C. Drive away. Because all cops know that extortion is illegal none of them will want to be photographed in the act. The cop will probably get angry when he sees the camera, but he will also tell you to get the hell out of there and the whole altercation will be over with no money paid, no shouting and no confrontation.

11. Mexicans are not bad drivers (they just have some wacky habits)

Two of the most important Mexican driving habits to understand are as follows:

1. Making two lanes into three lanes. Many two-lane Mexican roads have ample shoulders. This allows for an intricate ballet that involves slower traffic driving primarily on the shoulder allowing faster traffic to pass straddling the center line in an imaginary third lane. Cooperation from all parties is obviously required.

2. A left turn signal does not mean I’m turning left. Usually, it means “it’s clear to pass me.” This leads to some confusion when you really want to make a left hand turn which is accomplished by pulling over to the right of the road and waiting for all traffic behind you to pass, then turning left.

12. Not all Mexican auto insurance is created equal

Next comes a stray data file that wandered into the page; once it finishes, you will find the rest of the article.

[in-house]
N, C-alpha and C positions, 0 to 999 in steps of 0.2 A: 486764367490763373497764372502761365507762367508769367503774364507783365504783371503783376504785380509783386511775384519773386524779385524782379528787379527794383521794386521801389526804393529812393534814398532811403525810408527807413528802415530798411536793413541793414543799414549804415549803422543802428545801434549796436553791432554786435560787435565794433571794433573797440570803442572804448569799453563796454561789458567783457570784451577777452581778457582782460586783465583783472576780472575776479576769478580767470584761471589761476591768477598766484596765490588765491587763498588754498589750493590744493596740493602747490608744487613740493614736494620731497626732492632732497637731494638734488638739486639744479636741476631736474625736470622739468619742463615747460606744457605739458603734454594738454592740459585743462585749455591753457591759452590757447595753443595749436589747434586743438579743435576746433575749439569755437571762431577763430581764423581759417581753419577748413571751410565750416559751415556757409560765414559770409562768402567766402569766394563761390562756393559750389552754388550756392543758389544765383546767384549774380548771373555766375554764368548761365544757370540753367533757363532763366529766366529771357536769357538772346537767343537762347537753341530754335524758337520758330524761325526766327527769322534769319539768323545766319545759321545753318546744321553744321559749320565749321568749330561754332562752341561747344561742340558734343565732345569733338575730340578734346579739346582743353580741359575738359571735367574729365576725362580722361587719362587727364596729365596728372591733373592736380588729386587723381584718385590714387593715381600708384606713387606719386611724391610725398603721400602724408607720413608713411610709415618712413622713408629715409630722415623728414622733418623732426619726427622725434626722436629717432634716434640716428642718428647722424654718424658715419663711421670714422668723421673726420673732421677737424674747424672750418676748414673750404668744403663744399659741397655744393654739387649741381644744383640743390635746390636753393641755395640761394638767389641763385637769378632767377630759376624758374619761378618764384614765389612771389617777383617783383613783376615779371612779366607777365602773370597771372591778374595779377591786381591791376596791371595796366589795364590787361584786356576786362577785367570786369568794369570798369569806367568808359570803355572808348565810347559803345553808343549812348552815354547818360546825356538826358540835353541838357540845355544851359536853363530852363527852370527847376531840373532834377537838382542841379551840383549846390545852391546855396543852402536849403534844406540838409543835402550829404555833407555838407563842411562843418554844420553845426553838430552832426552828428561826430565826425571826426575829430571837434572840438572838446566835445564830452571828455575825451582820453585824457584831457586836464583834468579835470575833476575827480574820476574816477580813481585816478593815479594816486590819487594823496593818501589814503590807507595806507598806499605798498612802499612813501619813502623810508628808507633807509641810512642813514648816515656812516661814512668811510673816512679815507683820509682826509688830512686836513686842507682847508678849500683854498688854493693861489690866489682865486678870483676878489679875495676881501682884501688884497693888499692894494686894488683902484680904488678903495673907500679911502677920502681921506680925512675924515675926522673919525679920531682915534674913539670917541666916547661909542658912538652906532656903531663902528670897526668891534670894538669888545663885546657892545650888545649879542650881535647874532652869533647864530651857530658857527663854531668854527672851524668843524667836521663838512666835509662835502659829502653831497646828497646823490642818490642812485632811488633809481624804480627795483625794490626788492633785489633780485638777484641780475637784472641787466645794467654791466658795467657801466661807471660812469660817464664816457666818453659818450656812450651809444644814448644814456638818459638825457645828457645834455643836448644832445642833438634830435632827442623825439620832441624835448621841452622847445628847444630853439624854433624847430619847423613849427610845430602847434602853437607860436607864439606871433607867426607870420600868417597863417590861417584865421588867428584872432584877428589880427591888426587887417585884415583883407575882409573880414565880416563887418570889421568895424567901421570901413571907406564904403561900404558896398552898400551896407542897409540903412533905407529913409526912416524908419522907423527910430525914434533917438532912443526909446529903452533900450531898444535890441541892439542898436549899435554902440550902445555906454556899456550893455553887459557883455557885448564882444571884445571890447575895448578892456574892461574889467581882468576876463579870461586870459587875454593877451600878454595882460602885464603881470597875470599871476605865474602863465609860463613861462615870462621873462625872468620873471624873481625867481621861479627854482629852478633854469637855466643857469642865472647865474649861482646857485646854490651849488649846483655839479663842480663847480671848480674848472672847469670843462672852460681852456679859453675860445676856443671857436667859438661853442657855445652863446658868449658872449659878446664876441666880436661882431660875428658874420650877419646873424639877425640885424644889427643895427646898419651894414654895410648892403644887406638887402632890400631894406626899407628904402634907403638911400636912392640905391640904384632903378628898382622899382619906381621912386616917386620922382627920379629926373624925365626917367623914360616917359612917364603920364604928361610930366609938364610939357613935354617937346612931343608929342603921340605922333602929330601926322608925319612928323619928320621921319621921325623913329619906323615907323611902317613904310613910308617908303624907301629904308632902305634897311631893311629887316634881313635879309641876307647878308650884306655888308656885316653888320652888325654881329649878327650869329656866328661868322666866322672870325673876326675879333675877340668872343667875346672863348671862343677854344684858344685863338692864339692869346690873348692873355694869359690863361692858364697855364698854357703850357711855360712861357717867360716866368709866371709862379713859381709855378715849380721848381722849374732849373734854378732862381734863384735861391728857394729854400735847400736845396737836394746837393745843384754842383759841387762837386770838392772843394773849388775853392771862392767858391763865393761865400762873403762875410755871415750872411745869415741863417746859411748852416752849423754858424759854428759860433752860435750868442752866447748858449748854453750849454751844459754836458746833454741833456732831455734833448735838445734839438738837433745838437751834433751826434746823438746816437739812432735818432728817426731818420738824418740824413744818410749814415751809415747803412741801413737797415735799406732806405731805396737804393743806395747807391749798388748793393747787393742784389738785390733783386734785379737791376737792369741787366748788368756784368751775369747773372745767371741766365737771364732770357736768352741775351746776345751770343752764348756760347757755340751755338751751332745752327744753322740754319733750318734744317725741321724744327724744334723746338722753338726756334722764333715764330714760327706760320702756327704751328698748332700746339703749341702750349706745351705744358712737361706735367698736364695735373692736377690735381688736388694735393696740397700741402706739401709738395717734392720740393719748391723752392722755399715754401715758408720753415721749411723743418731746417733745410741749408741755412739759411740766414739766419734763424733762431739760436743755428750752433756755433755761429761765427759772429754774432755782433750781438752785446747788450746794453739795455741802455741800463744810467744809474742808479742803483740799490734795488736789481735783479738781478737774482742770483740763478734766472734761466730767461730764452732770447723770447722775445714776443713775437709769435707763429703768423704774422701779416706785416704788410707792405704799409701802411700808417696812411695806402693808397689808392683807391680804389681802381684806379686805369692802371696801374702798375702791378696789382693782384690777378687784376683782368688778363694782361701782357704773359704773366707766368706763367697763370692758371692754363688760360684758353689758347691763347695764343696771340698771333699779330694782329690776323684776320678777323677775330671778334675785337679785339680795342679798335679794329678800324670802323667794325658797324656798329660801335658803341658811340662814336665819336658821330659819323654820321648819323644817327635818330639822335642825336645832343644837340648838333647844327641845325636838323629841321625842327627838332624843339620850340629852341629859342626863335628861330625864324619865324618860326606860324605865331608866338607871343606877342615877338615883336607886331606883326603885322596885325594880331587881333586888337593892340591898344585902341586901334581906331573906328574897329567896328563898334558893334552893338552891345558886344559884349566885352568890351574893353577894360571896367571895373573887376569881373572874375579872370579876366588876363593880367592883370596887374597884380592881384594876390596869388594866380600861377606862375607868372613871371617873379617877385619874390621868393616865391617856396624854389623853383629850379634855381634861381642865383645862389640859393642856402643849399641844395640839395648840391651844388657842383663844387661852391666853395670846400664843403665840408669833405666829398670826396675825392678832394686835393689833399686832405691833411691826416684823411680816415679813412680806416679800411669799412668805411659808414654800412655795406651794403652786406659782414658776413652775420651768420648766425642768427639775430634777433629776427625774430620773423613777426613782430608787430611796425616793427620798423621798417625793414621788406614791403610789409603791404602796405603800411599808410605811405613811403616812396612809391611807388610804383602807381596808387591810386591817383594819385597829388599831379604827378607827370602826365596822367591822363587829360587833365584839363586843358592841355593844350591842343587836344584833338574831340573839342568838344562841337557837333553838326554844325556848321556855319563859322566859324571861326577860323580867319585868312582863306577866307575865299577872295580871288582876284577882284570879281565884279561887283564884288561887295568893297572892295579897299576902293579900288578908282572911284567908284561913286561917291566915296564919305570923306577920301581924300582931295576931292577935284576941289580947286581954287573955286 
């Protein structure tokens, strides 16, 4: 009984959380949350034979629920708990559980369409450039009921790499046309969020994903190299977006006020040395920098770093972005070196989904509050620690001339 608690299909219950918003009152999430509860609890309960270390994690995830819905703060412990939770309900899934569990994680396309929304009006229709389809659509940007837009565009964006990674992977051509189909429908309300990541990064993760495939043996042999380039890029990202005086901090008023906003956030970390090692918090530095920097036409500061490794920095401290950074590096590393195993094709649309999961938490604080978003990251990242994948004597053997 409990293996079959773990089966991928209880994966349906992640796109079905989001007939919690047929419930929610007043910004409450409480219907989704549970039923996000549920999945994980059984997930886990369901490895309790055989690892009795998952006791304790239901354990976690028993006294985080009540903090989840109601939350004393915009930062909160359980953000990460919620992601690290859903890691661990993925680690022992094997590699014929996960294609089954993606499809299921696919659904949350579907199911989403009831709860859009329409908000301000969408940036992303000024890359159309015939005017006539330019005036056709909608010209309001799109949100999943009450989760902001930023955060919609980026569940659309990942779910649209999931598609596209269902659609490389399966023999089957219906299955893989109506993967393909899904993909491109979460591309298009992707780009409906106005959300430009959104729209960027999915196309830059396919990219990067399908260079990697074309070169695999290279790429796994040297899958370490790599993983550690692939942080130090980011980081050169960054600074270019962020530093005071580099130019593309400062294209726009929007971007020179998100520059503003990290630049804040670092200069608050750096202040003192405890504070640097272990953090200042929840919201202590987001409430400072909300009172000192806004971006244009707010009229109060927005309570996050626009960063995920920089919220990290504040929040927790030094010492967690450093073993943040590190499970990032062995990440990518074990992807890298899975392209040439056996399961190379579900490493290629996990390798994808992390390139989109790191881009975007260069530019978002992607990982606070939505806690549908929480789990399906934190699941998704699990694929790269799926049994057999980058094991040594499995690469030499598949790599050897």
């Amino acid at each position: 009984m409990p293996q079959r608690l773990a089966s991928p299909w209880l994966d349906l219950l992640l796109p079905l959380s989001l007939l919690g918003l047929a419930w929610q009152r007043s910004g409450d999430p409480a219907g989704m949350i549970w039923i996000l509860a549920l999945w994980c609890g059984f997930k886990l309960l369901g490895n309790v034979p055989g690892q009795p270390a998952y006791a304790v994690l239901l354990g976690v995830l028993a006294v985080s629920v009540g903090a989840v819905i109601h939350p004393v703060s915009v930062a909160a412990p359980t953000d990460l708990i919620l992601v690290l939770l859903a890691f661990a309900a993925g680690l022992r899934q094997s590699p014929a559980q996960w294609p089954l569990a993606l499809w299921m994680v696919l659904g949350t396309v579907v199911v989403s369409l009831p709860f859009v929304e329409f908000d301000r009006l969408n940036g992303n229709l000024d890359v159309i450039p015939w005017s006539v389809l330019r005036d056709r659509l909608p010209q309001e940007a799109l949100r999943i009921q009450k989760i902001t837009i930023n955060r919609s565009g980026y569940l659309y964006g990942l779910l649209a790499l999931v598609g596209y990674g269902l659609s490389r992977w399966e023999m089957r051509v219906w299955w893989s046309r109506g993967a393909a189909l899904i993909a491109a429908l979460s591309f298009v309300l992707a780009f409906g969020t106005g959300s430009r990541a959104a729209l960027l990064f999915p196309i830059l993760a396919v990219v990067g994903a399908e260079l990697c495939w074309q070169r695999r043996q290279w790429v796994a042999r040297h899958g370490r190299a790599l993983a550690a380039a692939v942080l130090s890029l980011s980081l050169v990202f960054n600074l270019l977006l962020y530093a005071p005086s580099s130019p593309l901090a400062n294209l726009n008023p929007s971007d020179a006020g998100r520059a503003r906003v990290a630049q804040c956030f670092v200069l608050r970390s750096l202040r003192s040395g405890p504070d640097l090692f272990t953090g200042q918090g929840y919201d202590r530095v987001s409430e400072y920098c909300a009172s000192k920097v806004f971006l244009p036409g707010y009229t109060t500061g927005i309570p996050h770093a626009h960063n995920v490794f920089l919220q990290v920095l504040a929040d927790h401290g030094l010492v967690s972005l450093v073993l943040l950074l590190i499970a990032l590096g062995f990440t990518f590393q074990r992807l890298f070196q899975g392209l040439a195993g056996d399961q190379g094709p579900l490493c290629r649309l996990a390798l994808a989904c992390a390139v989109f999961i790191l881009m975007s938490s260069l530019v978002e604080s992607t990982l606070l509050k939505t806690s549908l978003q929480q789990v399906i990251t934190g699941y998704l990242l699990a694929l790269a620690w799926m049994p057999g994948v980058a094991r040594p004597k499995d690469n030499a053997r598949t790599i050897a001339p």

You must carry Mexican auto liability insurance if you’re going to drive your own car in the country, but the insurer you choose can make a huge difference. A company called Adventure Mexican Insurance Services acts as a brokerage for Mexican auto insurance and it is totally Trans-Americas Journey approved.

They’re based in the U.S. and their 800# is always staffed with English speakers who can help with questions or issues, they offer great rates and they have fixers who can help solve claims problems.

If we’d gone through Adventure Mexican Insurance Services instead of buying direct from stinky old GNP Insurance in the first place, we wouldn’t have gotten so screwed when a taxi ran into us and GNP jerked us around when we made a claim. That’s why when it was time to get a new policy we went right to these guys.

Use this link to purchase your insurance through Adventure Mexican Insurance Services and you won’t pay any more but we’ll get a small commission which will help us put a few more gallons in our gas tank.